Many of you are friends with my father, George Salton or know him from his book, The 23rd Psalm: A Holocaust Memoir. We are writing to share some incredible and wonderful news about a discovery that we made just this week.
You may know that my father is a survivor of the Holocaust having been born in the small town of Tyczyn, Poland. He was to enter the 6th grade in September 1939 when the Nazis occupied Poland and his life changed forever. His name was Lucjan Saltzman(n). His family was forced to move into Rzeszow Ghetto and then his parents, Anna and Herman Salzmann, were sent in boxcars to the Belzec Extermination Camp where 600,000 Jews were gassed in just over 11 months. My father and his older brother, Manek, remained in the ghetto and worked as forced labor in a factory camp in Rzeszow. After my father was imprisoned at the camp, Manek escaped from the ghetto. Over the next few months he somehow managed to pass several notes to my father in the factory. The last note stated that dangerous activities would make it impossible for Manek to contact him again and that they should meet after the war by contacting relatives who had managed to emigrate to New York before the war.
My father was liberated on May 2, 1945 by American soldiers of the 82nd Airborne after 3 years in 10 concentration camps. He spent another 2 years in various German Displaced Persons Camps, and was
eventually able to find his relatives and emigrate to New York. He never heard from any of his family including Manek. Rumor was that Manek was killed in the forests with other young partisans fighting the Nazis.
Last Friday during an Internet search of newly digitized post war records, I came across a list of Tyczyn Jewish Survivors who remained in Poland or left for other countries after the war. Manek Salzmann, son of Herman, was on the list.
On Monday I contacted a researcher at the U.S. Memorial Holocaust Museum who found a copy of a separate document that showed that Manek Salzmann of Tyczyn, Poland, son of Herman, was alive in Poland as of December 17, 1946. My parents, my brothers, and I are overcome with emotion and disbelief that Manek or any family he may have later had may be alive today.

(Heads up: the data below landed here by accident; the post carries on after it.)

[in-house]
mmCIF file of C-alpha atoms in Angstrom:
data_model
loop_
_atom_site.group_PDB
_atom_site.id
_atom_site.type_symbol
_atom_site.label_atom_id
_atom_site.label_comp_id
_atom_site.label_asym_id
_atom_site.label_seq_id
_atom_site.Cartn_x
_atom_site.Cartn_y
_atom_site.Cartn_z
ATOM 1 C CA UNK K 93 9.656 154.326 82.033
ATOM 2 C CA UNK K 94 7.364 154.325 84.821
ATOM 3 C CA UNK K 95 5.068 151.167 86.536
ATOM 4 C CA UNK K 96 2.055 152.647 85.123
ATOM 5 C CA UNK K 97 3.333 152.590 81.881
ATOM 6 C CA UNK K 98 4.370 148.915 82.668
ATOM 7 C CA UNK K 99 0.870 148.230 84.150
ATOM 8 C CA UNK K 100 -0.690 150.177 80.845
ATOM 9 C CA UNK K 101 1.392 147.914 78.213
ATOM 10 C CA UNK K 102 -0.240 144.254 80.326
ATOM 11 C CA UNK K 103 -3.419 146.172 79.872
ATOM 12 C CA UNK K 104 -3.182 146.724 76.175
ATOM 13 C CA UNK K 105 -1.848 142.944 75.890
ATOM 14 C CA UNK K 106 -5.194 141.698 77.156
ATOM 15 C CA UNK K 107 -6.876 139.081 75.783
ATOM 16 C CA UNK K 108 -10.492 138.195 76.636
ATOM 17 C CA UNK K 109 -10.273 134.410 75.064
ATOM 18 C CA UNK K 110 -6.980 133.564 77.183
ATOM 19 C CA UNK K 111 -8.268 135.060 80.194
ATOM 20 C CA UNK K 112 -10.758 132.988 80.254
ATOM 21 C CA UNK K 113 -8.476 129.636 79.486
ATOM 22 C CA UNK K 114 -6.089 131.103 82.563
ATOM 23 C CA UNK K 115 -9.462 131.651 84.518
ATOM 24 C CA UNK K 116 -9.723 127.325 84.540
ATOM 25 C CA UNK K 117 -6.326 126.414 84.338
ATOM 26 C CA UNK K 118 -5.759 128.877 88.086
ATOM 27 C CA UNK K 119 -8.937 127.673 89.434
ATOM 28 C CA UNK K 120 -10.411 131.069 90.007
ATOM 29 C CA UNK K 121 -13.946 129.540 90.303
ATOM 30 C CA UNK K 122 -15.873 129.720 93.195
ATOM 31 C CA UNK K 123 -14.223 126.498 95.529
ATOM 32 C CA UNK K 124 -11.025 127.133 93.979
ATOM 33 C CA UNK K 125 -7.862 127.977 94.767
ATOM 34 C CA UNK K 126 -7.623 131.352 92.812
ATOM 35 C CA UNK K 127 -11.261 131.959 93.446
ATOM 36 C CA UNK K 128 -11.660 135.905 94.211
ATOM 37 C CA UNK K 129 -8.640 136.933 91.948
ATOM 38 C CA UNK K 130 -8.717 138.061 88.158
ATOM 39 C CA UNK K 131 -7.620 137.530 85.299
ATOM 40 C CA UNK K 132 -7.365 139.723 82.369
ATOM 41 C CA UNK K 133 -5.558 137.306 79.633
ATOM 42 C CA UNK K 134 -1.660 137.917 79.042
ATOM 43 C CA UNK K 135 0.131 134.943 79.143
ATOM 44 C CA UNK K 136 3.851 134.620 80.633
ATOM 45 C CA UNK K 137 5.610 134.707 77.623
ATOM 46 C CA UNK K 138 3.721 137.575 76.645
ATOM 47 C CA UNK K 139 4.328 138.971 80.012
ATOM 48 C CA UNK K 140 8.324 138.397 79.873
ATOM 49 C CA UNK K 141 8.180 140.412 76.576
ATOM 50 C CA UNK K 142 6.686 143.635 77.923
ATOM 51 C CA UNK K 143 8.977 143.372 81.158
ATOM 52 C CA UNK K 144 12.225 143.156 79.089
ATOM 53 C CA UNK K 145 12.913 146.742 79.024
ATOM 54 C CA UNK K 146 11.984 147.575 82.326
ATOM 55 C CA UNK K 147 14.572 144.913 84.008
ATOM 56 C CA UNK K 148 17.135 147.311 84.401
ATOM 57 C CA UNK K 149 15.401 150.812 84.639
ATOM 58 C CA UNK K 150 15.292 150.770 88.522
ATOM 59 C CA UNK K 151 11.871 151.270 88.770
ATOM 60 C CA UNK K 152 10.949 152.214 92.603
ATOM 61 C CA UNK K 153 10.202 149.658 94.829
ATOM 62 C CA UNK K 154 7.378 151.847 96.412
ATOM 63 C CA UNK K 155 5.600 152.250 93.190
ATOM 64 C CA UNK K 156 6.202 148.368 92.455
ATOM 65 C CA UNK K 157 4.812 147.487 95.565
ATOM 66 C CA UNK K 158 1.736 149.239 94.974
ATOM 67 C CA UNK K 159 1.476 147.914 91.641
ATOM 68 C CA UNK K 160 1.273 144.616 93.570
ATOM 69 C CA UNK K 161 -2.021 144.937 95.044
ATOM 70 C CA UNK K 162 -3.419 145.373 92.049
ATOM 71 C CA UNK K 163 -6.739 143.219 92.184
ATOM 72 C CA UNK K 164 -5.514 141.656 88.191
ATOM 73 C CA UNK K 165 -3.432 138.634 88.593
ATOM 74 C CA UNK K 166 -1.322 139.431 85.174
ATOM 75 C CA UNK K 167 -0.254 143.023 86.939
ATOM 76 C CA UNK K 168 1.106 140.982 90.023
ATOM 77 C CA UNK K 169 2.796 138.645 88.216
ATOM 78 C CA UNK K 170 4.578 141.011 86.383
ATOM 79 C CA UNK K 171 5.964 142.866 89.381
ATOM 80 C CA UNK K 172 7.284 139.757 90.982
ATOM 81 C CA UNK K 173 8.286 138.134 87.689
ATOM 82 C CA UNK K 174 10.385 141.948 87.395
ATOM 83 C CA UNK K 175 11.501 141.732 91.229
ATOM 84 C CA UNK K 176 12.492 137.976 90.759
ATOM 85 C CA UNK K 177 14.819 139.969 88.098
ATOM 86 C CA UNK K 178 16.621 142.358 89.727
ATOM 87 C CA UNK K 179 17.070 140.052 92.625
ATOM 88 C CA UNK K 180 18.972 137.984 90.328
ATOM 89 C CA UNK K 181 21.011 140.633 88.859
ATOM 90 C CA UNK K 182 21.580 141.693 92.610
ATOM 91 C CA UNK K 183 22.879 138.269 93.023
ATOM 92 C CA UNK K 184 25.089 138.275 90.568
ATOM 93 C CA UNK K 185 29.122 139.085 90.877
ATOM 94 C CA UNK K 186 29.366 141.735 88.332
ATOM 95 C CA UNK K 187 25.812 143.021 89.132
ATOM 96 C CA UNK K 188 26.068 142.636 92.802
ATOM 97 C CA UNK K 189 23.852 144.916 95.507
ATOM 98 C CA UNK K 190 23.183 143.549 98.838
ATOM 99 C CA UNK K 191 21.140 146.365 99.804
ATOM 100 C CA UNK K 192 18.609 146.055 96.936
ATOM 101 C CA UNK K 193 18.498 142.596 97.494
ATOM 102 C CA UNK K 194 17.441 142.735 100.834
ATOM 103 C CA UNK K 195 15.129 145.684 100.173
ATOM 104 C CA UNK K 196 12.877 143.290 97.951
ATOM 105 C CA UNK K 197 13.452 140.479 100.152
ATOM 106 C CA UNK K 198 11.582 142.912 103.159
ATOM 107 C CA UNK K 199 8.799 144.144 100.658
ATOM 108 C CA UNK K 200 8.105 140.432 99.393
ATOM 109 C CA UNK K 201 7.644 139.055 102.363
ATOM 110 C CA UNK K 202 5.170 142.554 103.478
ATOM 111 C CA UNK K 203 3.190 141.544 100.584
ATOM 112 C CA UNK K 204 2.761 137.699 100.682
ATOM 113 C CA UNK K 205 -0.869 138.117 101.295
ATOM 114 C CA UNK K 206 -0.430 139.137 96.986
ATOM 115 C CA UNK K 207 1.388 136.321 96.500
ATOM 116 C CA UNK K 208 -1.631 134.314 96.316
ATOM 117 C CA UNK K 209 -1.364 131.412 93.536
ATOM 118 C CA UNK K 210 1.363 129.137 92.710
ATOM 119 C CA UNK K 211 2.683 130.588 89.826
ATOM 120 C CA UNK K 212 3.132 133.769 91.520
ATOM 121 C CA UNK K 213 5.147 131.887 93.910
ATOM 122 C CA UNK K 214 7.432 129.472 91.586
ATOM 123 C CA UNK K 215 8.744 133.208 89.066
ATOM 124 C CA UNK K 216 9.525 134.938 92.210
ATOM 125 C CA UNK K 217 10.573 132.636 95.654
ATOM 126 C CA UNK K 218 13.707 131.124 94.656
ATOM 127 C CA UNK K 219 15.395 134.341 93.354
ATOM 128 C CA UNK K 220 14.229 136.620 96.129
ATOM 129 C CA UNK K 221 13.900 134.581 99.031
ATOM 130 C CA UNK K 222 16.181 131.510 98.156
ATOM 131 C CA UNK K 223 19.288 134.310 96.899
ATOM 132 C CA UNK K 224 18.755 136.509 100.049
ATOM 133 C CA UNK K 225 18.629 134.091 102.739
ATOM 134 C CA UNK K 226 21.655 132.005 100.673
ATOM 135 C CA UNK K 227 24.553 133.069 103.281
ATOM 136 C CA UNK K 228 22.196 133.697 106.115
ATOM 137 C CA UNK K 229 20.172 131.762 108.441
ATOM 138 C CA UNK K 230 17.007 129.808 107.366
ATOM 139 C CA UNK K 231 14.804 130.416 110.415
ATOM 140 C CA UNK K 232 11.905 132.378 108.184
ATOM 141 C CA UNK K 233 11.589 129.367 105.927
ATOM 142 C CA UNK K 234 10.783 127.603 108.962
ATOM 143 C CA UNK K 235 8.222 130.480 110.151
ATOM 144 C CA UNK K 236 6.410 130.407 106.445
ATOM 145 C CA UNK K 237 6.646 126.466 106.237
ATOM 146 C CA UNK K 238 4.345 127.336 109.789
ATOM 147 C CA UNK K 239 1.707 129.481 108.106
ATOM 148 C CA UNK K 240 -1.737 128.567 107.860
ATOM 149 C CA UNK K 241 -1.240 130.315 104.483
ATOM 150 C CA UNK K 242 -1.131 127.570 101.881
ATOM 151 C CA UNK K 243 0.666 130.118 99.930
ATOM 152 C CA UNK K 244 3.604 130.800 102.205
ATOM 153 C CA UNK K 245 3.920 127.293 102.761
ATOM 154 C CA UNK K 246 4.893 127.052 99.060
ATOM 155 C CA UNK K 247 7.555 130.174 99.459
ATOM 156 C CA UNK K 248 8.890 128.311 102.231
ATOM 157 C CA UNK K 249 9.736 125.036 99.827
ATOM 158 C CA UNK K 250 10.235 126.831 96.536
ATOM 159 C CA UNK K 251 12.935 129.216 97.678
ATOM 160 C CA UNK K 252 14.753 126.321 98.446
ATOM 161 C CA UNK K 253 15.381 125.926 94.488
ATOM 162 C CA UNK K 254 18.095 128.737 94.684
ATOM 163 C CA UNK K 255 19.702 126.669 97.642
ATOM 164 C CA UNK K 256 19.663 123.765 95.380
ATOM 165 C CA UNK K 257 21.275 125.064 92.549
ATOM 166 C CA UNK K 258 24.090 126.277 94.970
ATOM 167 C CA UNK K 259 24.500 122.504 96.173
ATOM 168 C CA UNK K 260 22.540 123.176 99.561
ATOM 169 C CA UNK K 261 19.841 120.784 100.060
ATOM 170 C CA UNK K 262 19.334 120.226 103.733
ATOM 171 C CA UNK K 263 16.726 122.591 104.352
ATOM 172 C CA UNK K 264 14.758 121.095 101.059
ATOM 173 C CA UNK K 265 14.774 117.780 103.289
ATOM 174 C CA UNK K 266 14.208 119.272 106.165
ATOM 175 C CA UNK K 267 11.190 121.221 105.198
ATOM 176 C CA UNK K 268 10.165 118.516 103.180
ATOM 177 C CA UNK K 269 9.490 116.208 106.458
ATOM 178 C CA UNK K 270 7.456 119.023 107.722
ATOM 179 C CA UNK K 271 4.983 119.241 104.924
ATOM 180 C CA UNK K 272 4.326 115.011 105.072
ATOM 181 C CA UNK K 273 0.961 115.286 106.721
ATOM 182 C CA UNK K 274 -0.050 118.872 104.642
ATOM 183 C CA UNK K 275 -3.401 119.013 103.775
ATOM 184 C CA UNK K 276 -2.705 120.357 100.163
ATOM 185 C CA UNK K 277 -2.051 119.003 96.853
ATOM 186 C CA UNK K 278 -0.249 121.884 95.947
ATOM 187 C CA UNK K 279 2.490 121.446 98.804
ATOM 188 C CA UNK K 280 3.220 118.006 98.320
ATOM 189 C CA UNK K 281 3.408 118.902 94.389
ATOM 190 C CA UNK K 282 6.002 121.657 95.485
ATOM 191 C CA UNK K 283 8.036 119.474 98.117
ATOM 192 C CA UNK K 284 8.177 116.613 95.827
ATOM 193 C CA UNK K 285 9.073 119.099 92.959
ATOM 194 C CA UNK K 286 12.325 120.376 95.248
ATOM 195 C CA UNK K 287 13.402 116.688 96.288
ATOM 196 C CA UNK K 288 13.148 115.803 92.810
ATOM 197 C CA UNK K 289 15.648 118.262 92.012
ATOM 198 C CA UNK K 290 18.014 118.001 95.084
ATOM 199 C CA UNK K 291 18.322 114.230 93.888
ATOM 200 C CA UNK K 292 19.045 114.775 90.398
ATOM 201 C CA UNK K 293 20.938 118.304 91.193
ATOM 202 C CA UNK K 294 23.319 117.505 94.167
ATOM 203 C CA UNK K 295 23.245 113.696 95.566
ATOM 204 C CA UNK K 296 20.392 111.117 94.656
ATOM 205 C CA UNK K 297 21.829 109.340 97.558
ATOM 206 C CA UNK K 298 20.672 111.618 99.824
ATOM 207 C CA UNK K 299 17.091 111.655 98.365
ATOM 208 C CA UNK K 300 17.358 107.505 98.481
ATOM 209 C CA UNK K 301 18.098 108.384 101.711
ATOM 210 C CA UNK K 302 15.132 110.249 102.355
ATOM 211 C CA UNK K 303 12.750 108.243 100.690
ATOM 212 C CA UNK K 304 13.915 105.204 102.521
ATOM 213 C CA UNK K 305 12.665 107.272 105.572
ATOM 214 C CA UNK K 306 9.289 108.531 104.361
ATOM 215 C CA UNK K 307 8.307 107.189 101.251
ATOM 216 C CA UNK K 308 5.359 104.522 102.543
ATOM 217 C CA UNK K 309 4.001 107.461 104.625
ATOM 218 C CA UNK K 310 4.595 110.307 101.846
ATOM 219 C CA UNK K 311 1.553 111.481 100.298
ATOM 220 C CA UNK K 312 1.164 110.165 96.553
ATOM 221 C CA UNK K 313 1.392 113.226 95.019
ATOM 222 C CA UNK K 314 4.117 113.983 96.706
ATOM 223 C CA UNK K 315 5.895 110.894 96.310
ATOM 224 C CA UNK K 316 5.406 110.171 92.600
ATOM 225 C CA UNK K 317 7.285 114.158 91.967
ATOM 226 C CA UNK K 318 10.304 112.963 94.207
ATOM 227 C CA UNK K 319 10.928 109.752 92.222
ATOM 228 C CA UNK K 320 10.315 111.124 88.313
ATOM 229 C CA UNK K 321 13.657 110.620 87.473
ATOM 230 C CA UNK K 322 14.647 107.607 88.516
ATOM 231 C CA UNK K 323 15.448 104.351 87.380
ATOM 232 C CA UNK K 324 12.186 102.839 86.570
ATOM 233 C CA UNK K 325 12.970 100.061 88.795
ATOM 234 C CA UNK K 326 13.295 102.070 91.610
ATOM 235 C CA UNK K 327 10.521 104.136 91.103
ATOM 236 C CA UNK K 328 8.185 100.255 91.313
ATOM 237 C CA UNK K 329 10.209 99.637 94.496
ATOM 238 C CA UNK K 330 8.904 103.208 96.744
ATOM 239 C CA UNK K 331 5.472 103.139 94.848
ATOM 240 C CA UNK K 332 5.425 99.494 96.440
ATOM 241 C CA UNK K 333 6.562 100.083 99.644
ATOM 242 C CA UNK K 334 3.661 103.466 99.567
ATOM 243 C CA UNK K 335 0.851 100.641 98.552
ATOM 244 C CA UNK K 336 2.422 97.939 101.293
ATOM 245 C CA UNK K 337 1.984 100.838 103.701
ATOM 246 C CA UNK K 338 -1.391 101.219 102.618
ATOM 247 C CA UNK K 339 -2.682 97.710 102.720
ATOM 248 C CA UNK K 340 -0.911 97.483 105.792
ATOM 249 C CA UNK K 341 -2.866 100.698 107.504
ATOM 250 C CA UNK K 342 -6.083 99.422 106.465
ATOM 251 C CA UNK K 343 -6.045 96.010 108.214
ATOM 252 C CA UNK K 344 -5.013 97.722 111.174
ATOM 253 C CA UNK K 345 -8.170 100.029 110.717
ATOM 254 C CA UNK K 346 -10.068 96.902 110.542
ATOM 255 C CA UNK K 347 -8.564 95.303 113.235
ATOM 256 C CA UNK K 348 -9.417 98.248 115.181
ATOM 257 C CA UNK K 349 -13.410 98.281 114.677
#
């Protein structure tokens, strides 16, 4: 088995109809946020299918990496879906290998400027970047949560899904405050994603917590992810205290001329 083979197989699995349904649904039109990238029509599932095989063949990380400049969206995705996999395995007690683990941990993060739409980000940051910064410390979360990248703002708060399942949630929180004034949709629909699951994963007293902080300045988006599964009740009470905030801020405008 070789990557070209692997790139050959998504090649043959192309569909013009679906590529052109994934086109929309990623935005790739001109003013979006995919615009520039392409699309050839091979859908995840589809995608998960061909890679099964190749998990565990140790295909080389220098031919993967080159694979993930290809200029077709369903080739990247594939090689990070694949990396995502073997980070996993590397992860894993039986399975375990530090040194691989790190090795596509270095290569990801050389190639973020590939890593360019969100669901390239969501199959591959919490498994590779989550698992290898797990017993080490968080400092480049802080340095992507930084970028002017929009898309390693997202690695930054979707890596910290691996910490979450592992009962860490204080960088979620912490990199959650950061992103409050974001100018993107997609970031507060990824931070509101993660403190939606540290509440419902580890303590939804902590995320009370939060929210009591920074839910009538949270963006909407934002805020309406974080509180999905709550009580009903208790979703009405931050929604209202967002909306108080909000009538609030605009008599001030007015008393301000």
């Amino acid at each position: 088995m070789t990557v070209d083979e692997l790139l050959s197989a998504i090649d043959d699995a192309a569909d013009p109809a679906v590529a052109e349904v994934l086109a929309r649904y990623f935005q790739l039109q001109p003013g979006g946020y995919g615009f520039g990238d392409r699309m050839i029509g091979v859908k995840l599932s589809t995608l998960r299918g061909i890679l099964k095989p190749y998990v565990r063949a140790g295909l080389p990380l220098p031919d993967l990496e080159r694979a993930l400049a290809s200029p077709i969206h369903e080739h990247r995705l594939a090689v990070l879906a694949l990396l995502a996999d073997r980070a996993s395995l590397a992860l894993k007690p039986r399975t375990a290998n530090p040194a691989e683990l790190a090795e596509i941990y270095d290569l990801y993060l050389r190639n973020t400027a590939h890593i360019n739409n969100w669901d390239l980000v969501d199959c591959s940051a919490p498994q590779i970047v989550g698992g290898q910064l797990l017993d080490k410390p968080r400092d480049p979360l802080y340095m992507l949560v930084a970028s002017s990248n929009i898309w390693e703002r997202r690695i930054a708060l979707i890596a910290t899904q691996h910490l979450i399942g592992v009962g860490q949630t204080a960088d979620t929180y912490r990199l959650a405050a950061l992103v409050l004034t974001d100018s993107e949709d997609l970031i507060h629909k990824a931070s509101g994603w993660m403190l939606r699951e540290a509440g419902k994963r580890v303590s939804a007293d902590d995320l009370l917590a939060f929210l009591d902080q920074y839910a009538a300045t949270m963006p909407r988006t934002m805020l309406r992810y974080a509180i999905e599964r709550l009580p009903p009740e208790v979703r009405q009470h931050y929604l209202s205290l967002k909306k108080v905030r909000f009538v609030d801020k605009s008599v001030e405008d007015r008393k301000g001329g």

We have filed formal papers with the Holocaust and War Victims Tracing Center that is part of the American Red Cross. They will coordinate a search for documents or information across the globe. We have researchers assisting us in the US Memorial Holocaust Museum and have only begun to contact the many agencies and organizations that might help us track Manek's steps after December 1946. He may have gone to Australia, Venezuela, Israel or Russia or any of the 43 countries that accepted Jewish War Refugees in 1947.
We ask that you keep us in your thoughts and prayers. help share our story and join in our search for Manek. We did not dare dream that this day would come, that we would find Manek's name on a list of survivors. At least we know now that he did live to see freedom and did not die at the hands of the Nazis.
Anna Salton Eisen
TO: Supporters of Holocaust and Genocide Education
George has been a devoted and tireless worker and speaker for local schools as well as in many cities around the country. This fall he will be an Honored Speaker in Holland commemorating the liberation of that country. Let us all hope and pray that he will soon find his family. If anyone has a connection to help, please try. Let's all try to help find Manek!